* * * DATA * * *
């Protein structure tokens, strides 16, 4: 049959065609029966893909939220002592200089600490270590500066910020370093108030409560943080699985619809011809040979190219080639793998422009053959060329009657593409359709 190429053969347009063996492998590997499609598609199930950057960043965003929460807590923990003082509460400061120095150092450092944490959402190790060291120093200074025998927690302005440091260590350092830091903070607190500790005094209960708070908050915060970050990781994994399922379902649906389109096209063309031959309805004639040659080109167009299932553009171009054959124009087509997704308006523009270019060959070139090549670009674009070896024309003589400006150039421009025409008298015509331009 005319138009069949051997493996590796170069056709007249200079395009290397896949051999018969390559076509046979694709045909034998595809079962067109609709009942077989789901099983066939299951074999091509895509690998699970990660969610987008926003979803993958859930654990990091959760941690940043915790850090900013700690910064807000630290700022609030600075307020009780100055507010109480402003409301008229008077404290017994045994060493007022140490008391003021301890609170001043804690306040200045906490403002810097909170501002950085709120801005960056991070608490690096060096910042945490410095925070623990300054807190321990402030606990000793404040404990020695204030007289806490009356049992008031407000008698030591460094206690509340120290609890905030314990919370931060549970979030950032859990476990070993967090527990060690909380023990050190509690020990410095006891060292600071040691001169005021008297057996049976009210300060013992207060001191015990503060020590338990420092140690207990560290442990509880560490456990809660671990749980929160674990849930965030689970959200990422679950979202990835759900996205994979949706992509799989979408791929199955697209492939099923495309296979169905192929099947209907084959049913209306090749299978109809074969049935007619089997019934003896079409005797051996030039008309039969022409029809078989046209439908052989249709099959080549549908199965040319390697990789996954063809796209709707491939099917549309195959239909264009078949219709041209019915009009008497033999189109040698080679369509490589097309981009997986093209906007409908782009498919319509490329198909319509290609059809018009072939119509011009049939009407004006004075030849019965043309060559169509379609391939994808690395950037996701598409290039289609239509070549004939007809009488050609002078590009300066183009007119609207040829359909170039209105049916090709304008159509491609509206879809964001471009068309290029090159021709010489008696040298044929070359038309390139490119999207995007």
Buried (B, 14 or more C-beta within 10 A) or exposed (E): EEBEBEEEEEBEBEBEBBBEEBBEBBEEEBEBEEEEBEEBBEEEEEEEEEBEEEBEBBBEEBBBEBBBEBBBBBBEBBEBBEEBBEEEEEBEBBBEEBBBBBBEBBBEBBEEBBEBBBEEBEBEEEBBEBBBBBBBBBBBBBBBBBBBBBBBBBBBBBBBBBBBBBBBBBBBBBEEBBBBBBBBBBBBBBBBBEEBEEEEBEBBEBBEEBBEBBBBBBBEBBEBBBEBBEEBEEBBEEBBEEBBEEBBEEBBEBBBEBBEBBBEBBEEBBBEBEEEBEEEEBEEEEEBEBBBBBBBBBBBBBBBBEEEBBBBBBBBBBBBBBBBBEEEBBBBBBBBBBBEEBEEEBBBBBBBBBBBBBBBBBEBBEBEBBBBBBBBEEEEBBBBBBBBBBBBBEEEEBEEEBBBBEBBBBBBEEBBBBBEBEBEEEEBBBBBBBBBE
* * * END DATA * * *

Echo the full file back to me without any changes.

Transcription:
């Protein structure tokens, strides 16, 4: 049959065609029966893909939220002592200089600490270590500066910020370093108030409560943080699985619809011809040979190219080639793998422009053959060329009657593409359709 190429053969347009063996492998590997499609598609199930950057960043965003929460807590923990003082509460400061120095150092450092944490959402190790060291120093200074025998927690302005440091260590350092830091903070607190500790005094209960708070908050915060970050990781994994399922379902649906389109096209063309031959309805004639040659080109167009299932553009171009054959124009087509997704308006523009270019060959070139090549670009674009070896024309003589400006150039421009025409008298015509331009 005319138009069949051997493996590796170069056709007249200079395009290397896949051999018969390559076509046979694709045909034998595809079962067109609709009942077989789901099983066939299951074999091509895509690998699970990660969610987008926003979803993958859930654990990091959760941690940043915790850090900013700690910064807000630290700022609030600075307020009780100055507010109480402003409301008229008077404290017994045994060493007022140490008391003021301890609170001043804690306040200045906490403002810097909170501002950085709120801005960056991070608490690096060096910042945490410095925070623990300054807190321990402030606990000793404040404990020695204030007289806490009356049992008031407000008698030591460094206690509340120290609890905030314990919370931060549970979030950032859990476990070993967090527990060690909380023990050190509690020990410095006891060292600071040691001169005021008297057996049976009210300060013992207060001191015990503060020590338990420092140690207990560290442990509880560490456990809660671990749980929160674990849930965030689970959200990422679950979202990835759900996205994979949706992509799989979408791929199955697209492939099923495309296979169905192929099947209907084959049913209306090749299978109809074969049935007619089997019934003896079409005797051996030039008309039969022409029809078989046209439908052989249709099959080549549908199965040319390697990789996954063809796209709707491939099917549309195959239909264009078949219709041209019915009009008497033999189109040698080679369509490589097309981009997986093209906007409908782009498919319509490329198909319509290609059809018009072939119509011009049939009407004006004075030849019965043309060559169509379609391939994808690395950037996701598409290039289609239509070549004939007809009488050609002078590009300066183009007119609207040829359909170039209105049916090709304008159509491609509206879809964001471009068309290029090159021709010489008696040298044929070359038309390139490119999207995007």
Buried (B, 14 or more C-beta within 10 A) or exposed (E): EEBEBEEEEEBEBEBEBBBEEBBEBBEEEBEBEEEEBEEBBEEEEEEEEEBEEEBEBBBEEBBBEBBBEBBBBBBEBBEBBEEBBEEEEEBEBBBEEBBBBBBEBBBEBBEEBBEBBBEEBEBEEEBBEBBBBBBBBBBBBBBBBBBBBBBBBBBBBBBBBBBBBBBBBBBBBBEEBBBBBBBBBBBBBBBBBEEBEEEEBEBBEBBEEBBEBBBBBBBEBBEBBBEBBEEBEEBBEEBBEEBBEEBBEEBBEBBBEBBEBBBEBBEEBBBEBEEEBEEEEBEEEEEBEBBBBBBBBBBBBBBBBEEEBBBBBBBBBBBBBBBBBEEEBBBBBBBBBBBEEBEEEBBBBBBBBBBBBBBBBBEBBEBEBBBBBBBBEEEEBBBBBBBBBBBBBEEEEBEEEBBBBEBBBBBBEEBBBBBEBEBEEEEBBBBBBBBBE